This week, Anthony John Agnello brought us the latest in our Best, Worst, Weirdest feature, where we take a look at a long-running game series by breaking down three particular entries. The subject this time around was Mega Man, a series that’s so simultaneously seminal and troubled that each category had tons of possibilities. Surprisingly, Anthony’s choice of Mega Man 7 for the title of “Weirdest” was the most controversial among the commenters. Because the aim of Best, Worst, Weirdest is to use those three games to explore the story of a series’ evolution, we were only concerned with the more mainline Mega Man titles. But as Girard pointed out, the Blue Bomber has starred in plenty of strange spin-offs:
Mega Man 7 was the first game I ever played that had a “swear word” in it, which is just another instance of its weirdly scattershot tone. That said, it’s a strange choice as “weirdest” for a franchise that has so many experimental offshoots, many of which were mentioned in the article. The most obvious is probably Mega Man Soccer, which is relatively playable and fun and is certainly more interesting to me than any realistic soccer game.
But Rockboard, a Monopoly-like real estate board game, or Rockman Strategy, a weird Taiwanese tactics game, or Battle & Chase, the fun Mario Kart clone where you win components of enemies’ cars to append to your own—they’re all much “weirder” deviations from the norm than Mega Man 7.
Hell, Mega Man 8, with its balloony cartoon style, hilariously bad voice-acting, full-motion-video scenes, and intermittent snowboarding and shoot-’em-up segments is a “weirder” entry than MM7. And X5 does some weird things with branching storylines and multiple endings that complicate the series’ traditional level-select system in ways that aren’t uniformly good or bad, but are certainly a little…weird.
Honestly, probably the weirdest and worst entries in the series were the PC games by HI TECH Expressions, which were numbered Mega Man 1 and 3 (despite there just being two of them), featured all new, all-stupid robot masters, and were virtually unplayable.
I’ve gone ahead and linked to YouTube videos of the games Girard mentioned, but I think those little-remembered PC games deserve some special attention. This YouTube channel has videos of some of the stages from both Mega Man and Mega Man 3 for DOS, but for your viewing pleasure, I’ve also gone ahead and embedded footage of Mega Man DOS’ brilliant introductory stage:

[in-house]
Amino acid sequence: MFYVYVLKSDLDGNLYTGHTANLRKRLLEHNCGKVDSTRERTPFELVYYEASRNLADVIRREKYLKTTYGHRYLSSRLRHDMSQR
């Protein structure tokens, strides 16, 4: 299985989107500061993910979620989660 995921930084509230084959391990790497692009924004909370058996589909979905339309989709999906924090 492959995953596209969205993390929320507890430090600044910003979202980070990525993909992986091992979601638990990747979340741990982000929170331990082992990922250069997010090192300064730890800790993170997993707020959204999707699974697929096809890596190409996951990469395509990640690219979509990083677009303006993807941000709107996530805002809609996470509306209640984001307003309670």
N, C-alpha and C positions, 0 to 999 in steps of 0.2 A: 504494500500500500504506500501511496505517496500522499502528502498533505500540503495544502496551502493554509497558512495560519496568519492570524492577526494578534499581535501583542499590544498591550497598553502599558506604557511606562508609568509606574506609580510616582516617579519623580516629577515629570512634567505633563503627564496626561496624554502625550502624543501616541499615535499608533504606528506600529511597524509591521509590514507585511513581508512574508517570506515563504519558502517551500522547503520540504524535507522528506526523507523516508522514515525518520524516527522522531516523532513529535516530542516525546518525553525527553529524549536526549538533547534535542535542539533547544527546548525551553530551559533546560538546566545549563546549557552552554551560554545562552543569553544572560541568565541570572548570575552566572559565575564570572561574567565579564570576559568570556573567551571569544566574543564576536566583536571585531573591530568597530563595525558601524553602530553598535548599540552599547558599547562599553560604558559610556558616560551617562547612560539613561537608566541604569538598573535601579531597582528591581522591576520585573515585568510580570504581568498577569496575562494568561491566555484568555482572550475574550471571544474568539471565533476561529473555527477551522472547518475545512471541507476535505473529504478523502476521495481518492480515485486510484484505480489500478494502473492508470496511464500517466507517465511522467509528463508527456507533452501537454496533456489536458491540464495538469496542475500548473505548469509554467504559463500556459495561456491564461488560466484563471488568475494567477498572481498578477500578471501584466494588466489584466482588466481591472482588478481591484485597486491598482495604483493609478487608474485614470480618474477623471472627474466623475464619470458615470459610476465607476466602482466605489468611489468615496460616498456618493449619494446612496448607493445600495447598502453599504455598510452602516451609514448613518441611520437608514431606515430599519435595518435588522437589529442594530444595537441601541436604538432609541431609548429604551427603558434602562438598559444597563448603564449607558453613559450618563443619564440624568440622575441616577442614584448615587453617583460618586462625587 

While we’re at it, Team Zissou added another weird spinoff to the conversation:
There was one FMV-based rail shooter that only came out in Japan. It was basically a mediocre anime film with bad shooting sequences intermittently thrown in. The later Mega Man X era also had an RPG, Mega Man X: Command Mission, which I read that Inafune absolutely hated because he only viewed that franchise as action games. Even with that, I’ve always wanted to play it.
By the way, that shooter was called Super Adventure Rockman, and interested parties can watch the entirety of it on YouTube with subtitles:
Elsewhere, Jakeoti ran with Anthony’s pick and remembered some more strange things about Mega Man 7:
I have good memories of Mega Man 7. Not really of the game, but more of watching my roommate play through it and us laughing the whole way. It’s just a bizarre entry. The “Die Wily!” bit is the peak moment, but throughout, it seems to be trying to be big and dramatic while holding a very goofy art style. It can’t quite meet the laugh-out-loud badness that is Mega Man X4’s cutscenes, but it is just trying to be so serious and yet can’t manage it.
Other oddness from it:
—Rather than face eight bosses in any order, you face four bosses in any order, then another four. Not sure if this was a first for the series (I’m not a Mega Man aficionado), but it’s kind of limiting, making the game ultimately more linear than its predecessors.
—Shade Man’s stage has a secret Ghosts ‘N Goblins theme. It’s a pretty neat Easter Egg that I can remember, despite not even playing that game.
—Possibly my favorite: the awkward “You got a weapon” cutscenes. After beating a boss, Mega Man returns to Dr. Light and describes the weapon, and Light then gives a hint as to how to use it. And then they just stare at each other and blink for just a little too long. It’s especially awkward with “The Scorch Wheel,” which “launches a flaming wheel” and can “burn the things it touches.”
And Swaggermuffin made some interesting connections between the series’ aesthetic shifts:
One thing I’ve always loved about the series is how, through each spin-off and successor, the visual aesthetic has evolved and formed a sort of narrative that links them all together. The classic Mega Man games were shiny and chrome, bright and cartoony with fresh paint and bright eyes. Mega Man X took that in a darker direction, adding sharper edges and signs of wear and tear to its characters and levels. Zero showed the effects of destruction and war as it impacted all its locations—and introduced this sort of glowing mechanical eye as a motif in some levels. (You saw it quite a lot in Legends, which I’ll get to.) ZX showed a world in flames, with broken robots and burning cities.
All this ties back together, thousands of years later, in the decayed robots and rotted cities that make up the dank, creepy dungeons of Mega Man Legends. If you play through the series in order, you realize that by the end of it, You’re playing in a world build on top of the corpse of an older one.
That does it for this week, Gameologerinos. Thank you for reading and commenting. We’ll see you again next week!